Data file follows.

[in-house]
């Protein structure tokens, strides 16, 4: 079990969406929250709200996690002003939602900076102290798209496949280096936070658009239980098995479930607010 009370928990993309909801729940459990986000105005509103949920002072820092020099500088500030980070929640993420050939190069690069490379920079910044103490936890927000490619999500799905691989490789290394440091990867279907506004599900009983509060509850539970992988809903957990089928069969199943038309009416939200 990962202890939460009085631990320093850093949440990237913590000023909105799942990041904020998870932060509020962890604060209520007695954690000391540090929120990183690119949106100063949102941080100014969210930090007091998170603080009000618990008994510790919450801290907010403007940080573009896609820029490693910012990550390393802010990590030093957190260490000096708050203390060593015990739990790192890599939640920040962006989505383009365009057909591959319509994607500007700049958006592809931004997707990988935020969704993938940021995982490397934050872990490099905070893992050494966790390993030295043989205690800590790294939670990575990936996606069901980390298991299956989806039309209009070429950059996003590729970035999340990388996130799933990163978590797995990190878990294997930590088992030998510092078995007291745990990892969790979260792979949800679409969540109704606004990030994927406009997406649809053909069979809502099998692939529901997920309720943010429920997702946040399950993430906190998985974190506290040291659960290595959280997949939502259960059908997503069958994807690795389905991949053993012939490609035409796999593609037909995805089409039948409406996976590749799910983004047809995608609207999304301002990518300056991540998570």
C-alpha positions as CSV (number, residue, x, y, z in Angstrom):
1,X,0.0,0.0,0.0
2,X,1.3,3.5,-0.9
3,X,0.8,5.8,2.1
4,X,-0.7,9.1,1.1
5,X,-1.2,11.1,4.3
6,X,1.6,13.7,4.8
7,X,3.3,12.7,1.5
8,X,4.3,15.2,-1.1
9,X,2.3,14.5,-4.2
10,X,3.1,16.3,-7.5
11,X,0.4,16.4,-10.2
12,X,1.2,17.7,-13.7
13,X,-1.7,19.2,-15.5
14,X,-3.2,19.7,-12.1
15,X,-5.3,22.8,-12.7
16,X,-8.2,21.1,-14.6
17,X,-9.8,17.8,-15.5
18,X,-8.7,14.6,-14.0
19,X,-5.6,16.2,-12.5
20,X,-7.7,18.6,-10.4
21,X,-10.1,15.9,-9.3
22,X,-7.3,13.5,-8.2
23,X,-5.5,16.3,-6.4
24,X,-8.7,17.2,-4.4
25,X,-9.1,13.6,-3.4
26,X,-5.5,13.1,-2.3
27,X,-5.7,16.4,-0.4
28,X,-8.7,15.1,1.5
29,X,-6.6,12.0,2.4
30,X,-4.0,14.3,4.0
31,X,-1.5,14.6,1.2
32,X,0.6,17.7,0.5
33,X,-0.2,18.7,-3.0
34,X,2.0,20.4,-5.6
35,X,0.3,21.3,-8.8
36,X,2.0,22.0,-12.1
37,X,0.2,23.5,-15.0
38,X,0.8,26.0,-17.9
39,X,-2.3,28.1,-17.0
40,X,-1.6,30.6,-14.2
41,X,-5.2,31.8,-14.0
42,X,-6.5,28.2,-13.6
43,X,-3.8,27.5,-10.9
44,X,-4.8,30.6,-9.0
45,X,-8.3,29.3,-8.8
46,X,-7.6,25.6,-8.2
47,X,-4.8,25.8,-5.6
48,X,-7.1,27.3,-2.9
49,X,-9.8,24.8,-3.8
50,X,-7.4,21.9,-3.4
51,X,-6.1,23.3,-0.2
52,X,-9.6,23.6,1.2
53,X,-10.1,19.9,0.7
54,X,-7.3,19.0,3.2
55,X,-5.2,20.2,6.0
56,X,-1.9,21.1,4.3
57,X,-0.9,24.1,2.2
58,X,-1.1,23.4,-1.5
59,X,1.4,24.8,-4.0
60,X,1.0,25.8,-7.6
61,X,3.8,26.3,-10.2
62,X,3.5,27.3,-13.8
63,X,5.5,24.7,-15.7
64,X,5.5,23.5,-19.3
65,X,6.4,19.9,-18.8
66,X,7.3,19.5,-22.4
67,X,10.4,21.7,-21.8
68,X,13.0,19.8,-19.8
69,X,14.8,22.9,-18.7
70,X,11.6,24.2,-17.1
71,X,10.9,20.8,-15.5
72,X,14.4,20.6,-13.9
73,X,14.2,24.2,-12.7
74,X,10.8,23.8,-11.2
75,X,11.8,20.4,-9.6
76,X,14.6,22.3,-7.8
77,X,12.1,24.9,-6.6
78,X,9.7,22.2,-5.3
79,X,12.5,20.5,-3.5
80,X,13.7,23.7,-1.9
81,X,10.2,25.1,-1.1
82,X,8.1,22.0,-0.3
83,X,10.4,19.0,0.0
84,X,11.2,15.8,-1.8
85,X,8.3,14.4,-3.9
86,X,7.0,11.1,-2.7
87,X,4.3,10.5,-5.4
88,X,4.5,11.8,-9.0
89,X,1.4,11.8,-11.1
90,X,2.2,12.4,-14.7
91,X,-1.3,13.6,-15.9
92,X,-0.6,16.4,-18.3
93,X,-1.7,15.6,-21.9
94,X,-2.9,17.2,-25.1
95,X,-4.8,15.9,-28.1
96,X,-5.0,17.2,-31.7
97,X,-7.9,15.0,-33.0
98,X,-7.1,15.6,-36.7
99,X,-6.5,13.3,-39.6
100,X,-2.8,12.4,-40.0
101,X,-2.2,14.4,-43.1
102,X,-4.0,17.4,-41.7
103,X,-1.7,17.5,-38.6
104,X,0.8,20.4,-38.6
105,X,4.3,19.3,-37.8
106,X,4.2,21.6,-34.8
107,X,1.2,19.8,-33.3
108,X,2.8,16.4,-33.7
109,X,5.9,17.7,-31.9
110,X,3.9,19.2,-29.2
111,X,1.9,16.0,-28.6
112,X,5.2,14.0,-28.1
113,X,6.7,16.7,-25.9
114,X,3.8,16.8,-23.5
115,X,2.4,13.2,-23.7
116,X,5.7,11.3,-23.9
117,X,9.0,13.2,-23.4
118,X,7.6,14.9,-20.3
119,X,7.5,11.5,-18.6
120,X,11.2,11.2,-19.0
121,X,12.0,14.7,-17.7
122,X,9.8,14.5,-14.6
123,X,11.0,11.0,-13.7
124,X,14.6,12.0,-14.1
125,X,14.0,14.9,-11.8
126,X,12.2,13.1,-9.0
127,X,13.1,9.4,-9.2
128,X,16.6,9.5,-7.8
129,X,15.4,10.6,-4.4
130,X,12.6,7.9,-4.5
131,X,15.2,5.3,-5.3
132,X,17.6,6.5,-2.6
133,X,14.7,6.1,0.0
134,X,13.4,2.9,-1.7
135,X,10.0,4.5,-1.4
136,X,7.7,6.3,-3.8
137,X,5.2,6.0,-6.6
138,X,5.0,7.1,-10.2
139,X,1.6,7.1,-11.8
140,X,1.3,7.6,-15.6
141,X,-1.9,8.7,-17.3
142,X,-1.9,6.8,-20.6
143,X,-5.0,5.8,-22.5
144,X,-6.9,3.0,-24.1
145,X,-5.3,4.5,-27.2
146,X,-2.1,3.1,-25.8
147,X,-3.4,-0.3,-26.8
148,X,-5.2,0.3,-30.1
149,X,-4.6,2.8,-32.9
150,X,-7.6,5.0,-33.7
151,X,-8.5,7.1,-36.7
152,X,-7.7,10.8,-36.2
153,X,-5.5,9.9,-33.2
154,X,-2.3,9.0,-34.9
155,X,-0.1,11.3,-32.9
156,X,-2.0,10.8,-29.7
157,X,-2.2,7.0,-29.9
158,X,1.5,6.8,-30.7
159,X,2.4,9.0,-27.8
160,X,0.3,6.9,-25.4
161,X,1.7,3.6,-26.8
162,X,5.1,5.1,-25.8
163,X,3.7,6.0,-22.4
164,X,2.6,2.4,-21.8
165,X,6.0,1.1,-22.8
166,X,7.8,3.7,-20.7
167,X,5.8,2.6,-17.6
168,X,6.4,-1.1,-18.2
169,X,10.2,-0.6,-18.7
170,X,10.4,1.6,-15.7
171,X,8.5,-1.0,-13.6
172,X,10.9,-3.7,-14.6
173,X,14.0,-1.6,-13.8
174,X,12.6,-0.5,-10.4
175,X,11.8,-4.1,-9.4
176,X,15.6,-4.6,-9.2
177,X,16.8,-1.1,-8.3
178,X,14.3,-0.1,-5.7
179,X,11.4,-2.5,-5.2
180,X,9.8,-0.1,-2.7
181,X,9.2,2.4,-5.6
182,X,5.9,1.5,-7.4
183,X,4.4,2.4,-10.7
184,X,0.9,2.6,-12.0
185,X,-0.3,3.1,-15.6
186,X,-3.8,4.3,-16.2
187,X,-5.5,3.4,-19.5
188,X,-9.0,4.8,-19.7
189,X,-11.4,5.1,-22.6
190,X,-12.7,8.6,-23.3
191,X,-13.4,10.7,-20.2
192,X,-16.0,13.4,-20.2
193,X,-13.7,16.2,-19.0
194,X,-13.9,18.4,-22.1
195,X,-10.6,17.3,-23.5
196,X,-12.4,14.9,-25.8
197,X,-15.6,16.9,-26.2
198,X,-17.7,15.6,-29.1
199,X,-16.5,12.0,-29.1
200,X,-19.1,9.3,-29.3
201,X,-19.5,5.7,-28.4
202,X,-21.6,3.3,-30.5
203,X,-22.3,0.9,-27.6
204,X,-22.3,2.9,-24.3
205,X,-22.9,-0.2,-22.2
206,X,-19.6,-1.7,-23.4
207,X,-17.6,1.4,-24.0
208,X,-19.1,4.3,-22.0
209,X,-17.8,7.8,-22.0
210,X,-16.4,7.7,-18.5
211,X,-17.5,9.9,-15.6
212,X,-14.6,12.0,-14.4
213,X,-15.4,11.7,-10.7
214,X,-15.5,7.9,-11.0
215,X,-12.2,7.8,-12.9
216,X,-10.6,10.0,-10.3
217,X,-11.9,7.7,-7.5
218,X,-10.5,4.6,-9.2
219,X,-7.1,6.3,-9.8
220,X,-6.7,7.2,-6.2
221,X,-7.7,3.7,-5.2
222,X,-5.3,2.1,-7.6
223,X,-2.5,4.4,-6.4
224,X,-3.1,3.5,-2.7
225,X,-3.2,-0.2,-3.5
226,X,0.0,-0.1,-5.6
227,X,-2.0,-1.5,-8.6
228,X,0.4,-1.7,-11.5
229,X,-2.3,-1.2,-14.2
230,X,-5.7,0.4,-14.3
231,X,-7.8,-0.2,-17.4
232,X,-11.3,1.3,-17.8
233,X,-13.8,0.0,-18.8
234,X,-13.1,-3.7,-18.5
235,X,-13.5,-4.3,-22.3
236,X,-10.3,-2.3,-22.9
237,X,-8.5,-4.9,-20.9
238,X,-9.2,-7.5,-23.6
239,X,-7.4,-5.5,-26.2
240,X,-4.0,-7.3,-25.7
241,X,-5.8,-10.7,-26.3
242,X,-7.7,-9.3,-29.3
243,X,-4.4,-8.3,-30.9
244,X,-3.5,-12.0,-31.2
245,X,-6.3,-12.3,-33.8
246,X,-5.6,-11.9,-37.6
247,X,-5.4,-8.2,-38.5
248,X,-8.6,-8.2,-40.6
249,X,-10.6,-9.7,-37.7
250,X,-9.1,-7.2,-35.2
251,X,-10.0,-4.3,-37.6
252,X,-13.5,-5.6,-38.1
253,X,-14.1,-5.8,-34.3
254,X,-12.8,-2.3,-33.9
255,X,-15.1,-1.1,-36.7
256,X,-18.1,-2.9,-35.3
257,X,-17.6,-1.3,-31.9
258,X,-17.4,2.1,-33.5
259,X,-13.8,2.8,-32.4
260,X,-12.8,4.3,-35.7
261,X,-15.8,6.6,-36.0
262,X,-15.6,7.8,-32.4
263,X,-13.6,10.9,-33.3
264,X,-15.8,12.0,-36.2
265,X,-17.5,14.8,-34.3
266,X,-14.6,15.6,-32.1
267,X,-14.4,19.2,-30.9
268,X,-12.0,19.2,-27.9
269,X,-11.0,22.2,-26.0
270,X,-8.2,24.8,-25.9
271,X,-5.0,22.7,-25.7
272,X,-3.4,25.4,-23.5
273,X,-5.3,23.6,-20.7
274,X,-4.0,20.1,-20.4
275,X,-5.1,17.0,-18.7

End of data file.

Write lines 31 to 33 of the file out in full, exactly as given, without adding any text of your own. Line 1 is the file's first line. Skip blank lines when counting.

28,X,-8.7,15.1,1.5
29,X,-6.6,12.0,2.4
30,X,-4.0,14.3,4.0